SEQ(g)

10.70±0.24

11.94±0.53

61.86±2.25

66.65±1.33

600.34±18.21

683.40±23.24

RAML(g)

32.30b±0.02

30.05a±0.28

79.40b±1.15

76.26a±1.23

380.93B±2.83

290.65A±7.37

RFC (%)

0.52±0.04

0.56±0.28

0.72b±0.01

0.81a±0.01

0.64±0.001

0.71±0.006

AIW, average initial weight; AFW, average final weight; AWG, average weight gain; SEQ, silkworm excrement quantity; RAML, remaining amount of mulberry leaves; RFC, feed conversion ratio; SE, standard error; Lowercase superscript of data in the same line indicated significant difference (P<0.05). Uppercase superscript of data in the same line indicated great significant difference (P<0.01). Same letter or no label indicated no significant difference.

 

Table IV.- Impact of the Bacillus subtilis on the bad cocoon. The values are in Mean±SEM.

Bad cocoon program

Control group

Test group

Satiny cocoon

0.50±0.71

0.00±0.00

Dead worm cocoon

5.00±0.00

0.00±0.00

Macular cocoon

1.00±1.41

0.00±0.00

Fly larvae cocoon

2.00±1.41

4.00±0.00

Coarse cocoon

0.00±0.00

0.00±0.00

Twin cocoon

0.00±0.00

1.00±1.41

Total

8.50±0.71

5.00±1.41

Note: ± means SD (standard deviation).

 

Effect of B. subtilis on cocoon quality

Bad silkworm cocoon

From Table IV we can draw a conclusion that, in the mass bad cocoon in the test group had decreased by 41.18% than the control group. No significant difference shown (P>0.05).

Table V.- Impact of the Bacillus subtilis on silkworm cocoon and intestinal enzymes of silkworm. The values are in Mean±SEM.

Project/Group

Control group

Test group

Silkworm cocoon

PW (g)

267.90b±7.20

316.39a±2.57

FW (g)

4.30B±0.14

4.85A±0.22

SW (g)

85.53±3.53

97.82±1.34

CW (g)

353.44b±10.73

414.22a±1.53

ASW (g)

0.40±0.004

0.43±0.006

ACW(g)

1.65B±0.000

1.81A±0.005

SR (%)

0.24±0.003

0.24±0.004

Intestinal enzymes of silkworm

Enzyme activity value (U/ml)

13.15A±0.17

10.40B±0.17

For abbreviations and statistical details, see Table III.

 

Silkworm cocoon

As it shown in Table V, PW and CW in experimental group were improved by 15.32% and 14.67% than control group, respectively, which showed significant difference (P<0.05). FW and ACW was improved by 11.34% and 8.84%-very significant difference were observed (P<0.01) among the processing techniques. As regards SW, ASW and SR, they were observed improved by12.56%, 6.98% and 4.12%, respectively but differed non significantly (P>0.05).

Effect of B. subtilis on the intestinal enzymes

In Table V, the intestinal enzymes of silkworm in test group had increased by 20.91% than control group, and the difference is significant (P<0.05).

 

Discussion

Growth performances of silkworm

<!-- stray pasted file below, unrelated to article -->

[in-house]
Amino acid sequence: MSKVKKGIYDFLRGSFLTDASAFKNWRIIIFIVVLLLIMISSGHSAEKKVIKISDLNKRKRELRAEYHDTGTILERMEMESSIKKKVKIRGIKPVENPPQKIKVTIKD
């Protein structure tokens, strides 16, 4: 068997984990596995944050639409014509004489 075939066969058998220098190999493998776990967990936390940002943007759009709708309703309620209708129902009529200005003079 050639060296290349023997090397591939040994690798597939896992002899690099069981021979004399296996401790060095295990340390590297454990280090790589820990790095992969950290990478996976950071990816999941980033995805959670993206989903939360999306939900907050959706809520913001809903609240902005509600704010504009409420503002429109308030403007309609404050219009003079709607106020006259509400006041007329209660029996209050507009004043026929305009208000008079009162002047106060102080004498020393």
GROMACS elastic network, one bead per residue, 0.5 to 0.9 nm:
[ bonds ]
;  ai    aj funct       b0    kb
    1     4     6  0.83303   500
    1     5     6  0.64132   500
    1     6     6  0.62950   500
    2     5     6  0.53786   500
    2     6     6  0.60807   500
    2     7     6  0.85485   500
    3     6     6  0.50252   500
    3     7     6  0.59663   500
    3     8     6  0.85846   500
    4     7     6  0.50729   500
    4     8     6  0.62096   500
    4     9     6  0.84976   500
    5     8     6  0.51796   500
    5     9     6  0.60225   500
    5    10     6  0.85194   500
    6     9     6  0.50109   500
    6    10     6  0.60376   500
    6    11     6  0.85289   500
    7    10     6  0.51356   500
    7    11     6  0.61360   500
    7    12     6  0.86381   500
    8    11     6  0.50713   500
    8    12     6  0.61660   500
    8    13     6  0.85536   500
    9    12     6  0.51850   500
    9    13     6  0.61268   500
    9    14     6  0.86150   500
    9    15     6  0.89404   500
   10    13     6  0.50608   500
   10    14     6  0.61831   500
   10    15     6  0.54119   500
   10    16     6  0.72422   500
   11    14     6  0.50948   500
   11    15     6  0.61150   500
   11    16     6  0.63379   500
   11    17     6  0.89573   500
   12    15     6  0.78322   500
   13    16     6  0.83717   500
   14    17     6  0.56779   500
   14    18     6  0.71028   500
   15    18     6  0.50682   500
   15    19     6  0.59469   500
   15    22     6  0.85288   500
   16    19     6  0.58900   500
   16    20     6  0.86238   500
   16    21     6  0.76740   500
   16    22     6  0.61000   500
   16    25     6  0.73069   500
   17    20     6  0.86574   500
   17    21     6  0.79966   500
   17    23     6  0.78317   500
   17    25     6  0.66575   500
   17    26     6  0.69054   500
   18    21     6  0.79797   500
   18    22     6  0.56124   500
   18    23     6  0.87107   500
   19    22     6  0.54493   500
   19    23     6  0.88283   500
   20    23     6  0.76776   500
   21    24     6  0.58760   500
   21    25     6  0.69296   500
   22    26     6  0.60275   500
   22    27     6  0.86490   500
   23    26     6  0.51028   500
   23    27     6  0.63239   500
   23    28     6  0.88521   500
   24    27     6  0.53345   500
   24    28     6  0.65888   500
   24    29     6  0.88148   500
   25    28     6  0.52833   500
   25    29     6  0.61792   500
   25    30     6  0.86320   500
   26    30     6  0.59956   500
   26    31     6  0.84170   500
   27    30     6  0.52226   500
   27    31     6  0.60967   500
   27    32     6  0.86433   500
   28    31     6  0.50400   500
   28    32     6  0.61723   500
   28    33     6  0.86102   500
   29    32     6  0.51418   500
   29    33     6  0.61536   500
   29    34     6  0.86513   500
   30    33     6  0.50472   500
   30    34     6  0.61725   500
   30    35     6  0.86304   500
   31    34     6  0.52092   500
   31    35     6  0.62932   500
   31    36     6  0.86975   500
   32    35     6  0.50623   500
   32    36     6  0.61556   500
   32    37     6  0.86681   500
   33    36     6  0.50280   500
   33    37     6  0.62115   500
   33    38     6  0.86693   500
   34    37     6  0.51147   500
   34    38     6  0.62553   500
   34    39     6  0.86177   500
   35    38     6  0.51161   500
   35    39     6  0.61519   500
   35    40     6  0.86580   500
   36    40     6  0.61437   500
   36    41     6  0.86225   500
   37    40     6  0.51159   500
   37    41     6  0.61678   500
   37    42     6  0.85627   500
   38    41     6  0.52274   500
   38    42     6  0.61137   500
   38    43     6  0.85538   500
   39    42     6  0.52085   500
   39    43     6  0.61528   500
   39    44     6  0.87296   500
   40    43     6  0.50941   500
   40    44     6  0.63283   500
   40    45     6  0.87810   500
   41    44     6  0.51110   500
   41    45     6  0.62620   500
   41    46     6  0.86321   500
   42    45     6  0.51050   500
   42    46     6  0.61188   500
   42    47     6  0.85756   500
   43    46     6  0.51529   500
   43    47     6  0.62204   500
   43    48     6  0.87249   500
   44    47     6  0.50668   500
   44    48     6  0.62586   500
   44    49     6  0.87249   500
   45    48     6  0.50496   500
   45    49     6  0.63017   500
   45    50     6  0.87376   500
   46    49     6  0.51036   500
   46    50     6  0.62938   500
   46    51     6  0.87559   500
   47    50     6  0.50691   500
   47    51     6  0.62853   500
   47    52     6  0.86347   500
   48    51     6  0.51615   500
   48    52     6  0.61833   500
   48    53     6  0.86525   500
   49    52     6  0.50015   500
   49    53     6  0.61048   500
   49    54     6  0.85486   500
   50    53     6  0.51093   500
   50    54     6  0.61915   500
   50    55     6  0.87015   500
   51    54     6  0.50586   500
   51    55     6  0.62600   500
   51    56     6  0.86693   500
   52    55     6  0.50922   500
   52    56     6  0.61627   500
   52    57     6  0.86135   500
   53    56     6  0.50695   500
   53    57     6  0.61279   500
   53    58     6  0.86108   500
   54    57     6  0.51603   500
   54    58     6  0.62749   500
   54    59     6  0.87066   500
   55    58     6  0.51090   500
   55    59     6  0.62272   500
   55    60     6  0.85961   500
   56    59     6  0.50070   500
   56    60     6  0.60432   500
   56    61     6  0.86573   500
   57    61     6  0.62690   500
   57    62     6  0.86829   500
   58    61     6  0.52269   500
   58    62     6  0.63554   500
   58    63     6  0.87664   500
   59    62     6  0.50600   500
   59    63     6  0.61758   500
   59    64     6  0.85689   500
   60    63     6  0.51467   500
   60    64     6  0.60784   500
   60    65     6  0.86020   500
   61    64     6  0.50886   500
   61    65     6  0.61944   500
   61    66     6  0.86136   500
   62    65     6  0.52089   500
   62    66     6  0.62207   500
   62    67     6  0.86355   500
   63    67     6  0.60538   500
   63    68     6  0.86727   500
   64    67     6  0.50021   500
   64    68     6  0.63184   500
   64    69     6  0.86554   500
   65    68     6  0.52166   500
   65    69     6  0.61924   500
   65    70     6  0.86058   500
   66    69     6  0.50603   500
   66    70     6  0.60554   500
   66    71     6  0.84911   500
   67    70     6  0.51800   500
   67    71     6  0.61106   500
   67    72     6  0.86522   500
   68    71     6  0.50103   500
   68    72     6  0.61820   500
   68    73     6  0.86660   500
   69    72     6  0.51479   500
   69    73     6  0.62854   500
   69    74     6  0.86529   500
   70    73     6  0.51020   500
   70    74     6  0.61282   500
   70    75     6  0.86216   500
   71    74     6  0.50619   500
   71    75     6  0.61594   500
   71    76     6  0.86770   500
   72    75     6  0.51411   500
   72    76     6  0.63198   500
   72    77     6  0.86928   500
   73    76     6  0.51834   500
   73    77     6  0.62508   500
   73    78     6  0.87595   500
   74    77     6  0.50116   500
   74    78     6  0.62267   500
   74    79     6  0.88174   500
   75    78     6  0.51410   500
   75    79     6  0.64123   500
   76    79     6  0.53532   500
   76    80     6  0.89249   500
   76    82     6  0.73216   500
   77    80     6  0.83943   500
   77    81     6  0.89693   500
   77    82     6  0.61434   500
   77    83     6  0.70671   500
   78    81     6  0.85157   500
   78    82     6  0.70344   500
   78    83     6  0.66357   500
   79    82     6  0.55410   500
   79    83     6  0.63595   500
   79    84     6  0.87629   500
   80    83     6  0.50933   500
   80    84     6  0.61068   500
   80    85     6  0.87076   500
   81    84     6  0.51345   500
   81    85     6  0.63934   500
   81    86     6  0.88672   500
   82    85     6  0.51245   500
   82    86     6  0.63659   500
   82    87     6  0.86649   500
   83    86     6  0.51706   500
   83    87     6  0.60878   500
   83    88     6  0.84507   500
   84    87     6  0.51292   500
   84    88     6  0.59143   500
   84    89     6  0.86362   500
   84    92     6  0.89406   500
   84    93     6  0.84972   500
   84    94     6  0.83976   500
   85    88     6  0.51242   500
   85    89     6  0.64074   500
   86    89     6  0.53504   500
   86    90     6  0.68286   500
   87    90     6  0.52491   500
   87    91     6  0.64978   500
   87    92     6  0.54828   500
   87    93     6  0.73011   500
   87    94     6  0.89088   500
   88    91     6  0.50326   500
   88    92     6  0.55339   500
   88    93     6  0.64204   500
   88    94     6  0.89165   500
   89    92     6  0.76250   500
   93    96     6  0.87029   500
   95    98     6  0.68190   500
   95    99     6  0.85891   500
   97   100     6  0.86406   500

Growth performance can be improved with the diet were supplemented probiotics. Present findings was supported by Lorek et al. (2001) who observed that the use of probiotics in diet can improve the utilization of carbohydrate and energy. In this experiment, which can be concluded from Table III that adding B. subtilis to the mulberry leaves were effective in improving the growth performance of silkworm, the result fall in line with Sanders (1999) and another scholars’ research on probiotics can improve the utilization efficiency of feeding living animals. In addition, Teo and Tan (2006) showed that B. subtilis can improve the daily gain and the feed conversion ratio of 42 days broilers. Kyriakis et al. (1999) in the study of feeding piglet with 106 cfu/g or 107 cfu/g B. subtilis microbial ecological agents shows that the piglet the average daily gain and feed conversion rate was significantly better than the control group.

Cocoon quality

Larval growth of silkworm was mediated by the probiotics which is ultimately represents in the economic traits namely pupal weight, frison and shell weight, cocoon and shell ratio etc., influencing the productivity and quality. What’s more, the quality of the cocoon product was largely relyed on the quality of cocoons served to reel, under this circumstance, it’s an urgent need for us to improve the quality of cocoon (Guo-Ping and Xi-Jie, 2011). Research has shown that, because of the developed degree of silk gland and the content of silk within the glandular in 5th instar were far more than before this instar larvae, the influence on the growth of silk gland and the synthesis of silk were mostly exerted by the nutrition in 5th instar. The content of organic acid such as amino acid in mulberry leaves has great effect on the quality of silk, it marked that the higher the amino acid content is, the more the rate of feed conversion and the amount of silk will be. B. subtilis also has the ability to produce organic acid, synthesis vitamin and resist the fungal in intestine, etc. (Gong et al., 2006). That might explain, at least partially, why the amount of silk in test group was significantly higher than that of control group.

Intestinal enzyme activity

Antibiotics seem to trigger some disadvantages as additive in silkworm feed, such as generate drug resistance strains, drug reside, and decrease silkworm’s immunity, by largely decreasing the yield and quality of cocoon during metamorphosis (Pusztal et al., 1990). Thus, it’s an inevitable trend to find nontoxic and non-side-effect natural addictive as substitute of antibiotics for improving the development of modern sericulture (Sonnenschein et al., 1993). In the study and application of B. subtilis as microbe feed addictive, Cao et al. (2009) found exogenous pathogenic bacteria was mostly aerobic strains, B. subtilis colonization in intestinal could consume massive oxygen and makes the condition an adverse impact on aerobic bacteria survival, enhancing the number of aerobic-harmful bacteria for reducing. This study illustrated that the experimental group had significant differences (P<0.05) in intestinal enzyme activity of silkworm than the control group, suggesting that B. subtilis did play a role in improving the stability of intestinal flora of silkworm and promoting intestinal enzyme activity of silkworm .The conclusion was consistent with the previous study, which was conducted by Lin et al. (2004). His study displayed that Bacillus can improve the digestibility coefficients of nutrients of Litopenaeus vannamei, which could be understood that probiotic can stimulate the intestinal enzyme activity of aquatatic animals and other invertebrates, and the stimulation of enzyme activity was beneficial for the higher digestibility of invertebrates.